Literary reviews by Tim Love.
Warning: Rather than reviews, these are often notes in preparation for reviews that were never finished, or pleas for help with understanding pieces. See Litref Reviews - a rationale for details.

Wednesday, 8 October 2008

"Weighing the Air" by Peter Howard (Arrowhead Press, 2008)

An apt title. Several of the poems in this book are science-related - successful albeit demanding. All too often so-called science poetry merely name-drops some technical terms. Sometimes these terms are wilfully taken out of context ("imaginary numbers", "charm" etc) for comic effect - playing with words, not knowing what they mean. Obscure science/math text is sometimes presented as a found poem - worth doing, but not hard to do. Howard certainly knows his stuff, and is at home with the strange overlap of computer jargon and everyday language. The invisible is given weight. He does maths too - he's written a poem called "eπi=-1" (I've done e+1=0). He's also written several poems that I won't now be able to write.

The patron saint of these poems' style is perhaps Henry Reed (he of "Naming of Parts"). In Reed's poem, blocks of factual matter are juxtaposed with lyrical, day-dreaming associations. In Howard's poems the mixture comes in various proportions. "The Distillation of Ink" is factual until the final stanza (almost a loss of nerve). "68000 Mornings" has intermingling registers, but unless you know about microprocessors you'll miss out on the fun. The 1st part of "How I didn't get laid at King's Lynn" is factual. The 2nd part uses the same phrases in a different order to produce surrealism. "Algorithm" is my favourite of the hybrid poems - its dream logic and incantory repetition are powerful.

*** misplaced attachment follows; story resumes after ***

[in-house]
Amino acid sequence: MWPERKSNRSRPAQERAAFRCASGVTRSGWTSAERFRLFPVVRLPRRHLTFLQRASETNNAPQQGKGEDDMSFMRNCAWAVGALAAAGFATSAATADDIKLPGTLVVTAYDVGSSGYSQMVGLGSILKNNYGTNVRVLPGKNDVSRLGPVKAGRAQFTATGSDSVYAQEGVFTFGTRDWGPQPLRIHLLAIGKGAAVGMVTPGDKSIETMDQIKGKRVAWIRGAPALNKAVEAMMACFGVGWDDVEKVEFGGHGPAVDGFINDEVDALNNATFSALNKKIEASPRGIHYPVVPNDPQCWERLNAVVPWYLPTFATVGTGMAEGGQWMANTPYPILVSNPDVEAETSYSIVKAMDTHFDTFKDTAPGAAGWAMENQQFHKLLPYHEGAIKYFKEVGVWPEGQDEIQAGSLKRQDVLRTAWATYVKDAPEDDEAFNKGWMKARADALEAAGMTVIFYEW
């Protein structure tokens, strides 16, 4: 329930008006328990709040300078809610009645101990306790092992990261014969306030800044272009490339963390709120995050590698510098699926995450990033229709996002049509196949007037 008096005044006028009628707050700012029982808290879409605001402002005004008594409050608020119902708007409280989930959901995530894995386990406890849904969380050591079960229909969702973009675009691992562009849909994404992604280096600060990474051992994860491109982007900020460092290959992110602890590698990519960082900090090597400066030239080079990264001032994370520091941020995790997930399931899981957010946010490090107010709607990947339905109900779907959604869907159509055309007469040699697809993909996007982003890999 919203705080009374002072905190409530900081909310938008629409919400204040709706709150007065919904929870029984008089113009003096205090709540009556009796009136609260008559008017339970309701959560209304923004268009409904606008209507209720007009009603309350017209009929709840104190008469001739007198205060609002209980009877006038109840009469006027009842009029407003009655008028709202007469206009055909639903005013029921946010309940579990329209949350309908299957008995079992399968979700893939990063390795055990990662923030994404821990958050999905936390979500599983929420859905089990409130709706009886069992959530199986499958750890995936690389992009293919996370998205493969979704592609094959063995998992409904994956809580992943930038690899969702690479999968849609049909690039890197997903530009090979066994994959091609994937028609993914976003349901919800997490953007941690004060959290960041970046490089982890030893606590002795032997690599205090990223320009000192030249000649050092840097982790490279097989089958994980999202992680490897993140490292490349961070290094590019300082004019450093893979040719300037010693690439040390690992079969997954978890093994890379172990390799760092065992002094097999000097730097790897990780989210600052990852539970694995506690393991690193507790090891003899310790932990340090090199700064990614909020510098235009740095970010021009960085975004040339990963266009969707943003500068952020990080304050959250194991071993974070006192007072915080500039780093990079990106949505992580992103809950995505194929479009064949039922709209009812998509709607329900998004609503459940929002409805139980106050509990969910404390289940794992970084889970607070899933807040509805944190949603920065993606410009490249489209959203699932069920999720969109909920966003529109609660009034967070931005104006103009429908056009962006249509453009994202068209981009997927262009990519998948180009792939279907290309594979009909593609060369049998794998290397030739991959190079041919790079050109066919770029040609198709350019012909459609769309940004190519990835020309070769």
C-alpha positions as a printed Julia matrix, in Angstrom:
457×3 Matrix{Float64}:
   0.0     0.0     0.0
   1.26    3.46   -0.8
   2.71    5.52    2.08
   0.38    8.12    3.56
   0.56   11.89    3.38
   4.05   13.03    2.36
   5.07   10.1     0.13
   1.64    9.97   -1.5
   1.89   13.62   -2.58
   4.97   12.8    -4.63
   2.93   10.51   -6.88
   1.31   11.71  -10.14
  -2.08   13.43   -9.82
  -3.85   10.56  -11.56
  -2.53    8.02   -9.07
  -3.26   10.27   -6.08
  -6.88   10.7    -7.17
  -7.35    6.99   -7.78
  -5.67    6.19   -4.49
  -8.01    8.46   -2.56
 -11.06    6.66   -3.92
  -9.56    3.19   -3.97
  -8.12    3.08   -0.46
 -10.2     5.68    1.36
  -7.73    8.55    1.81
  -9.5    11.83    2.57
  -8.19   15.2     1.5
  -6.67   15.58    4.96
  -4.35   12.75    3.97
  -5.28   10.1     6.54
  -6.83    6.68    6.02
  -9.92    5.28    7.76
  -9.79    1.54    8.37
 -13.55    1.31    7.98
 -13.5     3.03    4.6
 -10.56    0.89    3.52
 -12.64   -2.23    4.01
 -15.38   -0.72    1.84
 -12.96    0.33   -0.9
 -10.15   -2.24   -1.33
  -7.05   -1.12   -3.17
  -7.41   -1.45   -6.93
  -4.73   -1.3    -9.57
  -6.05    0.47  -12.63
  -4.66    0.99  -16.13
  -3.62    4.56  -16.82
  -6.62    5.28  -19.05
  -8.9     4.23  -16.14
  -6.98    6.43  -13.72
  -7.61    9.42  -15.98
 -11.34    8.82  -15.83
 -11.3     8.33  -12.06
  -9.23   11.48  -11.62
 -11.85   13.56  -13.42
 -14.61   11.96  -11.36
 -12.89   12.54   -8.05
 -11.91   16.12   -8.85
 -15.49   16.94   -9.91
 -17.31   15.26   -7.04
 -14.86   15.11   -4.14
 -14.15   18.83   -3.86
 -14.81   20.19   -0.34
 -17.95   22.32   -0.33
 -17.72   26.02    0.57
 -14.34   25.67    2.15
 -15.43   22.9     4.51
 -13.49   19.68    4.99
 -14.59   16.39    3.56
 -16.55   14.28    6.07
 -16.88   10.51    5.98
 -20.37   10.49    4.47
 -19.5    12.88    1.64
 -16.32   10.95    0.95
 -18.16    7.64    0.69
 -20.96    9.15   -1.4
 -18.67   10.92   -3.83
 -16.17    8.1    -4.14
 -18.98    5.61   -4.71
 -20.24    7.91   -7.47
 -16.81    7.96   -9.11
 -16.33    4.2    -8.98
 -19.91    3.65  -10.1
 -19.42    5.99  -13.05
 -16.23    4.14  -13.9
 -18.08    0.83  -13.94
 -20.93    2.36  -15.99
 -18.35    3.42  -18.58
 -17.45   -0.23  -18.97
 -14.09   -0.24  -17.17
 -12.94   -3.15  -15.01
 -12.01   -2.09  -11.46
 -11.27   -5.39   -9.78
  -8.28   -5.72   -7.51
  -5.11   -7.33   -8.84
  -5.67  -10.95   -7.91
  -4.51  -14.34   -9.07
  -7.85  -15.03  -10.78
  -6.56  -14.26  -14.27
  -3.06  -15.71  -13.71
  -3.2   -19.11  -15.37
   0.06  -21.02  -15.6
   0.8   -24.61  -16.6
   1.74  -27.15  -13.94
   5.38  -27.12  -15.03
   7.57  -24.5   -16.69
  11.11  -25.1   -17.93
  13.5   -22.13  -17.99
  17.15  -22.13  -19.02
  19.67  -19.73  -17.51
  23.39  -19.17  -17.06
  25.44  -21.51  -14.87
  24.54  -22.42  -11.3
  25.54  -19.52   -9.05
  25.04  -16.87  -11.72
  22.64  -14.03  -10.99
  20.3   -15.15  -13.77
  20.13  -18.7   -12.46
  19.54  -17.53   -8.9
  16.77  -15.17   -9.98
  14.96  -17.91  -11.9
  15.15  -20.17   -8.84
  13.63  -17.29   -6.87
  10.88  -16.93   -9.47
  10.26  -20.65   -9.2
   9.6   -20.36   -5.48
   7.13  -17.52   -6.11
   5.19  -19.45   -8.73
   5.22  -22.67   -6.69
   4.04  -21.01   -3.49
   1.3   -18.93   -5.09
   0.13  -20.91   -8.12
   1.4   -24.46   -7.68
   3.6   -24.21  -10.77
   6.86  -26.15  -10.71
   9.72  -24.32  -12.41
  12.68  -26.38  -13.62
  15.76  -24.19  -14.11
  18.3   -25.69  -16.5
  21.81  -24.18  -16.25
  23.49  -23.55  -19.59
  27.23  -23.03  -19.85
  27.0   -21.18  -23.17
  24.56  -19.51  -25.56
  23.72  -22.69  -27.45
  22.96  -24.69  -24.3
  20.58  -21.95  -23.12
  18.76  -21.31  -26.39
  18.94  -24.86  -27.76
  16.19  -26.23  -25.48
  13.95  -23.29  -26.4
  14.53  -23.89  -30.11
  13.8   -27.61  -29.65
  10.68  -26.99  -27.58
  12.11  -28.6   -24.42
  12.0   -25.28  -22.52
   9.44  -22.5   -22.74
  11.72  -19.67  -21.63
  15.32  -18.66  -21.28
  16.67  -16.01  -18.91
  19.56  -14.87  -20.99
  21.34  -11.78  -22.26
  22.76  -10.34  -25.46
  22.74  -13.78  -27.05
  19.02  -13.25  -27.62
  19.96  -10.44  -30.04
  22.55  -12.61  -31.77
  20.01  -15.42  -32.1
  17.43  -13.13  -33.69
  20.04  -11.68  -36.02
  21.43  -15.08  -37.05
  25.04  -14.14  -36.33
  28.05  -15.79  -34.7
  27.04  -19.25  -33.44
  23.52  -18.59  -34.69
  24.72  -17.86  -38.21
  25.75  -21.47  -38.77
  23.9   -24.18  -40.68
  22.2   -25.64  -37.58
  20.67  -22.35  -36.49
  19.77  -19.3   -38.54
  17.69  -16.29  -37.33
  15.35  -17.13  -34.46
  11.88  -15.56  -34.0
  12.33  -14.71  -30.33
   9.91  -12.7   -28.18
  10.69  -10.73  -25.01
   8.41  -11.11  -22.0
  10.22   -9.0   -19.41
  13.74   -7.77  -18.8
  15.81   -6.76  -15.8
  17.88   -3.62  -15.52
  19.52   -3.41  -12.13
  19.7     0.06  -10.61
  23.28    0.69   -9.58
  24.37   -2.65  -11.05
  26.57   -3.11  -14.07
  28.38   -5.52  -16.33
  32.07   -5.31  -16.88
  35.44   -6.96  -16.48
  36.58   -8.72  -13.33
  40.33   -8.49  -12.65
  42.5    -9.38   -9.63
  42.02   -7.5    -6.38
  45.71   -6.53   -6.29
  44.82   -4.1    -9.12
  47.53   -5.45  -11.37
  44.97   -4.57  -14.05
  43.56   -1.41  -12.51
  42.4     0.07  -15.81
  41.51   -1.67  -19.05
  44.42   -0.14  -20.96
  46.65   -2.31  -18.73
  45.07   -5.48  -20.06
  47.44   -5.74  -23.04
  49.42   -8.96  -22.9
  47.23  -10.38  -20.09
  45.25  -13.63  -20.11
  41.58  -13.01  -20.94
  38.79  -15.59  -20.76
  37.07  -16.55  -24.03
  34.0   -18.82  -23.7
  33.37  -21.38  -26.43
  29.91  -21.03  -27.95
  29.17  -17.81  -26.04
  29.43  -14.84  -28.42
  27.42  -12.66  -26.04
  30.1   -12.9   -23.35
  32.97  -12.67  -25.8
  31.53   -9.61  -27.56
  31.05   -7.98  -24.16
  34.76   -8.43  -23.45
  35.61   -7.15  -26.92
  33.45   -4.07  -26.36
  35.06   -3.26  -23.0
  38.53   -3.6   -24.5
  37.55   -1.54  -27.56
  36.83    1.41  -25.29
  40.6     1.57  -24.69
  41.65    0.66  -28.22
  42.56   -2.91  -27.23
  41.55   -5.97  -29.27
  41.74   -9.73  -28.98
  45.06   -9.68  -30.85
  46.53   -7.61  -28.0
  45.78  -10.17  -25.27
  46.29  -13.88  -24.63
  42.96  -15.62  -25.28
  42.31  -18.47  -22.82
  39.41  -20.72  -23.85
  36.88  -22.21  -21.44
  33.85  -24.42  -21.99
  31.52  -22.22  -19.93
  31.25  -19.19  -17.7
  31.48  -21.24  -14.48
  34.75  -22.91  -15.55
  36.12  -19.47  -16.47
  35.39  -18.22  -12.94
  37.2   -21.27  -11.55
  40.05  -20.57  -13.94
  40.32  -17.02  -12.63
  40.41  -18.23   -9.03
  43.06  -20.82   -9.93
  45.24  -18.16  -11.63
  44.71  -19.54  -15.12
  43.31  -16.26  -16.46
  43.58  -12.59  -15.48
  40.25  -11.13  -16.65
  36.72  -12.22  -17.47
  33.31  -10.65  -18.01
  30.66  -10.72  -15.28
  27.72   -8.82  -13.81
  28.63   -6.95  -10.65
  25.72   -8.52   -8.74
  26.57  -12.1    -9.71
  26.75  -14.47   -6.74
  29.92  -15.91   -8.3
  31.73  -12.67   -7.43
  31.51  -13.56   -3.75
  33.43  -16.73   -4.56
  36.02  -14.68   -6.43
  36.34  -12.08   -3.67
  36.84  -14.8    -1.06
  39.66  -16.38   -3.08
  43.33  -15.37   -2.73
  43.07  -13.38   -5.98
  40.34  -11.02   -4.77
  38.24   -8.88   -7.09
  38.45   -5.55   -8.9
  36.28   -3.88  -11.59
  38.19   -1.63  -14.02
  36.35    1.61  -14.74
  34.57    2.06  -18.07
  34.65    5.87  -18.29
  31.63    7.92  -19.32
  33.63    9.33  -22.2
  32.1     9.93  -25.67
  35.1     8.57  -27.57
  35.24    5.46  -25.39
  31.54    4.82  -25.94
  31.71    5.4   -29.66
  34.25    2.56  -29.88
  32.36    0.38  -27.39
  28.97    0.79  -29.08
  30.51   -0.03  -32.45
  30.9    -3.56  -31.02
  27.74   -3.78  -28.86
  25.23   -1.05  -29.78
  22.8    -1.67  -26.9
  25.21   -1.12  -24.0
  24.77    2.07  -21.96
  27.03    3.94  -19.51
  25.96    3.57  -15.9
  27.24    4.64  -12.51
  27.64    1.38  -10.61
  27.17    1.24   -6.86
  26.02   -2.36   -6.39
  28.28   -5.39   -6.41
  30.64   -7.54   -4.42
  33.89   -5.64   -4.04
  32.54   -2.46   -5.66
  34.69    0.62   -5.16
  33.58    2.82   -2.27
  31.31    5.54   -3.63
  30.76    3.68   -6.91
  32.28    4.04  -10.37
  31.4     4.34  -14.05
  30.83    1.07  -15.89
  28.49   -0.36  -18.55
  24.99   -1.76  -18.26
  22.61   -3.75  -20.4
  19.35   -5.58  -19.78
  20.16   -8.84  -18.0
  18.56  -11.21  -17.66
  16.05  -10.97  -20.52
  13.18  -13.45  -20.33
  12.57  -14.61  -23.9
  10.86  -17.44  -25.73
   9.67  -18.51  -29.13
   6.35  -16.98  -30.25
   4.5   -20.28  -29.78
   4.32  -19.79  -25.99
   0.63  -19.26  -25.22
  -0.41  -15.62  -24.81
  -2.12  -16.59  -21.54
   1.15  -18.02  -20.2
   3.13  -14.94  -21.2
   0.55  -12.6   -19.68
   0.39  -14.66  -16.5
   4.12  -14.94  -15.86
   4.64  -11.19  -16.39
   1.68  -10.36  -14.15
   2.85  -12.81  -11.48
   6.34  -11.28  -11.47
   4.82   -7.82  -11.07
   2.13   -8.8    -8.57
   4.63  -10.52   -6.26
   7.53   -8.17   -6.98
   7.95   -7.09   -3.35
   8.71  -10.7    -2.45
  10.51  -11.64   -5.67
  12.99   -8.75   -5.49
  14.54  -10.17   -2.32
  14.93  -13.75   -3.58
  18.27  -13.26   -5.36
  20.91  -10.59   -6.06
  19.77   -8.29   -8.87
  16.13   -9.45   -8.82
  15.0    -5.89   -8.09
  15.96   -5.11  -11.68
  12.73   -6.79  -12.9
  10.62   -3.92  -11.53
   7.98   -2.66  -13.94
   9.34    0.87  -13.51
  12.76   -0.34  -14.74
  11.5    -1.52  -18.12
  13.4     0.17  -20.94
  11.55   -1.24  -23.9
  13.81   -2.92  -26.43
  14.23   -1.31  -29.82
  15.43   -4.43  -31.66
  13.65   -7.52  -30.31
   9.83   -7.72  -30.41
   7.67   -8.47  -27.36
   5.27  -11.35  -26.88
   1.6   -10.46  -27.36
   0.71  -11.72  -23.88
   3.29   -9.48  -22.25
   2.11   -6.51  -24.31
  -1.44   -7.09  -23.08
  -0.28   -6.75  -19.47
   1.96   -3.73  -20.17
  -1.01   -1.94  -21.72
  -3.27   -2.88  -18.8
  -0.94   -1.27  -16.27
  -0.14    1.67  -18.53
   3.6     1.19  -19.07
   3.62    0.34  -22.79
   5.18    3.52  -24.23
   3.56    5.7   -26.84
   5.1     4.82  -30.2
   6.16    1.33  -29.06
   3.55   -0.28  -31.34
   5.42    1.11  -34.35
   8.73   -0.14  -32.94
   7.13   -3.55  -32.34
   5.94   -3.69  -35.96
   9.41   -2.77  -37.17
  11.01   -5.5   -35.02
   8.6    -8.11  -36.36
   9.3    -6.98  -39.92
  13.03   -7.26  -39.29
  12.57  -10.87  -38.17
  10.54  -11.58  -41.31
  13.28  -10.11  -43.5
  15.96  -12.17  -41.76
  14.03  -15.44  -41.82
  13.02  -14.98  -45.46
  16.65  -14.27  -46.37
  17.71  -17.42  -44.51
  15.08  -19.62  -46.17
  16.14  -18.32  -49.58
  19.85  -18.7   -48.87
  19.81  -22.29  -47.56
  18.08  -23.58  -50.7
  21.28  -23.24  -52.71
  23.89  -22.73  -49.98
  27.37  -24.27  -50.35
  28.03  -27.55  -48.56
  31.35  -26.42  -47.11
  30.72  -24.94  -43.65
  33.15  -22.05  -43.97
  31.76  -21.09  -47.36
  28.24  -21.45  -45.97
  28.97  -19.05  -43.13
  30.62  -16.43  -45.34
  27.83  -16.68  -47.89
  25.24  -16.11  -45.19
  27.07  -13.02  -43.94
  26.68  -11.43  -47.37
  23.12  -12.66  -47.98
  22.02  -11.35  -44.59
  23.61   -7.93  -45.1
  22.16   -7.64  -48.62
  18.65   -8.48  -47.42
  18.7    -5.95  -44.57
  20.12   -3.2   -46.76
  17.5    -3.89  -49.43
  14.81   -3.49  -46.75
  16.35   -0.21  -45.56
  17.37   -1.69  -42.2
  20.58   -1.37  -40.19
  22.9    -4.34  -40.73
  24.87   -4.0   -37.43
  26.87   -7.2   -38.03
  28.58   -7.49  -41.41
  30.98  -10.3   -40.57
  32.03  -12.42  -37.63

The poems are amusing and entertaining, never far from the rhythms and twists of speech. To parallel the idea of using of science until the reader sees the poetic weight in it is the idea of using realism until it becomes (almost without the reader sensing the transition) strange. Only "Precautions for Handling and Disposal of Dead Bodies" is strange throughout, sense hinted by non-words. On page 23 the letter 'a' is replaced by "tyre-iron" - e.g. "Wh tyre-iron t could you use tyre-iron brick for?" - which is mysterious.

The book has a generous 84 pages of poetry ("Good Luck, Mr Gorsky" is missing from the contents page!) but I think it could have been rather shorter - p.62-68 and p.51-54 are quieter sections, for example. Many of the poems have 3-line stanzas. I can't really see why. The 4-lined ones are mostly stanza-stopped, but the 3-liners seem much more arbitrarily arranged. "Good Luck, Mr Gorsky" is in rhyming couplets. There's a neat sonnet and a sestina. There are also several list poems that end with a thoughtful line. "The Yromem", "Good Luck, Mr Gorsky" and "The Uses of Mown Grass" , and "No Sign" persevere with the same idea, sometimes to diminishing effects. Another theme is that of objects - car parks, computer parts - becoming sentient.

So that's some of the book's content. What's (non-pejoratively) missing? There are no families, no age-gaps: 3's a crowd, a chorus to generate mood. No-one's ill. No-one dies or is born in this steady state of history-less people. We don't have a chance to empathise with anyone. Has the science displaced emotion? I think it's rather that the human condition is conveyed through Kafkaesque work situations and persona-free, language-laden voices. It works for me.

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